Structure: MuMu provides more structure than Loot - MuMu is one dimension higher. If Loot presents an universe of nouns (scalars!), MuMu sprouts an universe of verbs (vectors!) - both in terms of the direct relation between substances (via formulas) and the indirect relation between substances (via player solutions that transform wood into fire utilizing multiple formulas, for example). Having more structure means a more robust foundation for worlds to be built on top of it.
Visual programming: MuMu provides visual programming. Every instruction has clear visual implication (how the mech visually behaves on the grids), unlike the abstract “let z = x * 2” in symbolic programming. Visual programming is potentially much more intuitive and relatable to most players compared to symbolic programming.
Decoupled codebase: MuMu has well-decoupled architecture between frontend, backend, and onchain simulator logic. This leads to relatively robust codebase that allows rapid iterations.
Finally, we want to share the commentary from MuMu’s most dedicated players: just-fred#9182 & CometShock#4420:
Clearly, MuMu is already a pretty engaging engineering experience for players with engineering background and interest. As stated above, our focus in the short term is to prioritize accessibility improvement so that we spread the joy of MuMu to many more people! Starting next January, we will also be hosting Twitter Spaces to openly discuss progress and ideas for MuMu.
For now, join MuMu’s Discord channel to jam with us. See you there!
We observe the space and see many bright teams tackling infrastructure-level problems, yet relatively rare effort is dedicated to exploring genuinely new application paradigms. Our dedication is toward that exploration. Despite the focus on the application side, we want to be conscious of the limitation imposed by existing platforms and tooling, and always be entertaining the thought “what tools can we build to boost productivity both internally and externally?” Note: internal productivity means the velocity of shipping for individual teams; external productivity means enabling the connection (thus emergent utility) among applications shipped by multiple teams.
Throughout our experience in Isaac and Shoshin, we noticed that blockchain programmers have been working on the world computer as a bare metal CPU, which leads to many issues:
abstraction leaks (being taken for granted!)
lacking additional structure, such as the ability to run compute across blocks, instead of being limited by single-block atomicity
lacking visual representation (blockchain explorers seem like tools for system admins, not the windows through which regular programmers should be interacting with a computer)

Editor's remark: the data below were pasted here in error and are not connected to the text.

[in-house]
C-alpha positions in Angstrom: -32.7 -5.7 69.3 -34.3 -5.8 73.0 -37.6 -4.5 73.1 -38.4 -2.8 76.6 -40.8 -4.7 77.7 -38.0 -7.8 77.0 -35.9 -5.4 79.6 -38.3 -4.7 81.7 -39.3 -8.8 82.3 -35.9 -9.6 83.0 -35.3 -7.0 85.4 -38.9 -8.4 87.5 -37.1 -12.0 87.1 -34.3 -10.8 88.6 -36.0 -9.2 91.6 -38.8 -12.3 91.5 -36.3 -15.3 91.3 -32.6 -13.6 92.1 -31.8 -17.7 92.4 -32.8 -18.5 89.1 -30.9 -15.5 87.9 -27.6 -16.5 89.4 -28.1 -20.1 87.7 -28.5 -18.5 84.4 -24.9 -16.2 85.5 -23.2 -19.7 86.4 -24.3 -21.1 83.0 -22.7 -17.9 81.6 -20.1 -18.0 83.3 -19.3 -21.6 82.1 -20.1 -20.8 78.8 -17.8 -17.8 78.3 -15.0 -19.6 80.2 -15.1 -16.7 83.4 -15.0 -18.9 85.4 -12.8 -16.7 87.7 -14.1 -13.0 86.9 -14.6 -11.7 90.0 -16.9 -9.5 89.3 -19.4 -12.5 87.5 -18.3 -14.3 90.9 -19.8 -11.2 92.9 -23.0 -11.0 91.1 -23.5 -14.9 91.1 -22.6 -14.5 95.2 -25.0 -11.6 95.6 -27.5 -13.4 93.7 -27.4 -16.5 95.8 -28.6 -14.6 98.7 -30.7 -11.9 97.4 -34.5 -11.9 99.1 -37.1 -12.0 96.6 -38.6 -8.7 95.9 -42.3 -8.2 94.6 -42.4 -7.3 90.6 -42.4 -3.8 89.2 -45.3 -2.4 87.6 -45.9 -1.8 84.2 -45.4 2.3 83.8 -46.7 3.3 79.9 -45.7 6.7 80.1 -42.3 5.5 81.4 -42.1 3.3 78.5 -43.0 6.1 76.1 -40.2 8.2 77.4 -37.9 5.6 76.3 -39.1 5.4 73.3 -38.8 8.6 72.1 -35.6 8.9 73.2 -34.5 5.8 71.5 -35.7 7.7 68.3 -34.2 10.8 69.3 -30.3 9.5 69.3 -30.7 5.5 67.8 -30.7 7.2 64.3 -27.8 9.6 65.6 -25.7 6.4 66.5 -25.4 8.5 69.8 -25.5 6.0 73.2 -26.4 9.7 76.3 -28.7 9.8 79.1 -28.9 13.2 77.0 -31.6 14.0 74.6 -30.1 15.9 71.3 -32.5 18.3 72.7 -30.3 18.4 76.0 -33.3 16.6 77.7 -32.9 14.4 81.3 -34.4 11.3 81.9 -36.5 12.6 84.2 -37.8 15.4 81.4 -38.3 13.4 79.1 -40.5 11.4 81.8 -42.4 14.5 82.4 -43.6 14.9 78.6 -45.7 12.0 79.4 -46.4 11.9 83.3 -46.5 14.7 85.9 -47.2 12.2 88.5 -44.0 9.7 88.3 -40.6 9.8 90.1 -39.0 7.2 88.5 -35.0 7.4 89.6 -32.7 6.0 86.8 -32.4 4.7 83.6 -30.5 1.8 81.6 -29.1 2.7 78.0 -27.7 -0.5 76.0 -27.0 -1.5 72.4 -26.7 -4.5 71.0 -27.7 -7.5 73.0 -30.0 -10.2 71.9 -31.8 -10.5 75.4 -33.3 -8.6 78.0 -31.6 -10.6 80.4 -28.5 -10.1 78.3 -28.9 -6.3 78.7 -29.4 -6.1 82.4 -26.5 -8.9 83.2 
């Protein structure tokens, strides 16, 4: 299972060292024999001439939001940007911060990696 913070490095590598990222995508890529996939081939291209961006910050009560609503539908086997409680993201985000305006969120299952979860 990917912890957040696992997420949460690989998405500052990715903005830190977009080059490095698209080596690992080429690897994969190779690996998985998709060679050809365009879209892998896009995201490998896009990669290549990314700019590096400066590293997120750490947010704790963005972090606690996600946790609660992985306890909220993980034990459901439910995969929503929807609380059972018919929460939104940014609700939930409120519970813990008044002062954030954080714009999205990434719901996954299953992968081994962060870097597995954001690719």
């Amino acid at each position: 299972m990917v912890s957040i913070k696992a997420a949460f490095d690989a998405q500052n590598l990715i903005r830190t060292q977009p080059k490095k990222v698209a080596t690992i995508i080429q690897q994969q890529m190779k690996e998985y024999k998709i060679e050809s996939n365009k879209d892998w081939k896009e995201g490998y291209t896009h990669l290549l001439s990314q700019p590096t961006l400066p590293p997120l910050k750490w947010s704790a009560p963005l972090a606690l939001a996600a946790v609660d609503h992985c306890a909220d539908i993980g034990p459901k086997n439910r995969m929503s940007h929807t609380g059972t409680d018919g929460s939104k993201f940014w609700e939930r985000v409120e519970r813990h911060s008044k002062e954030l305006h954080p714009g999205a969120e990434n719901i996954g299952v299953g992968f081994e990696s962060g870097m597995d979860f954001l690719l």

lacking reuse of programs already onchain (state bloat at exorbitant level but is externality to most devs so very few ever cares; lacking reuse also means productivity lost and losing the ability to retroactive distribute credit and value)
For details, you can review our talk at STARKVietnam 2022:
Side note: we want to applaud Lattice, whose work on mud.dev has provided additional structure for both building scalable game systems and synchronizing data across the chain-client boundary!
We think the world computer needs an operating system. This operating system would introduce more structure while wrapping those structure inside accessible abstractions, boosting programmer relatability and productivity. Furthermore, this operating system should be strongly decentralized - via users self-hosting the frontend at the very least.
Similar to how most mobile applications are built either on Android or iOS (no mobile app is announced being shipped with a particular VM architecture or CPU standard), we think the world computer deserves its own operating system.
We hastily named our concept Esotere, coming from the word esoteric - it is an esoteric concept even for us!
Here is a brief summary of the 4 core components of Esotere that we imagined:
Native file system (FS) + version control system (VCS)
process+ asynchronous programming e.g.
Inter-chain mounting to FS and subject to
Indexer &/ light client + GUI as Client running on local machine boot from the rollup
Here is a brief overview diagram of the Esotere concept:
And here is the link to Esotere’s notion doc for those who want to dig deeper: https://strong-beluga-f0d.notion.site/Esotere-e3608430d3db48d18e2d4ca6e79cf57b
As always, we welcome any critique and discussion. And as a final emphasis, we are dedicated to leading with application. We build tools insofar as they help us build better experiences that are genuinely exciting and native to the blockchain computing environment. For this reason, we deprioritized Esotere, but instinct tells us part of the concept - particularly allowing process to sustain compute across time (blocks), and file system considerations - will be uniquely useful for MuMu. Hence, MuMu serves as the concrete context for us to reason about these infrastructure-level problems.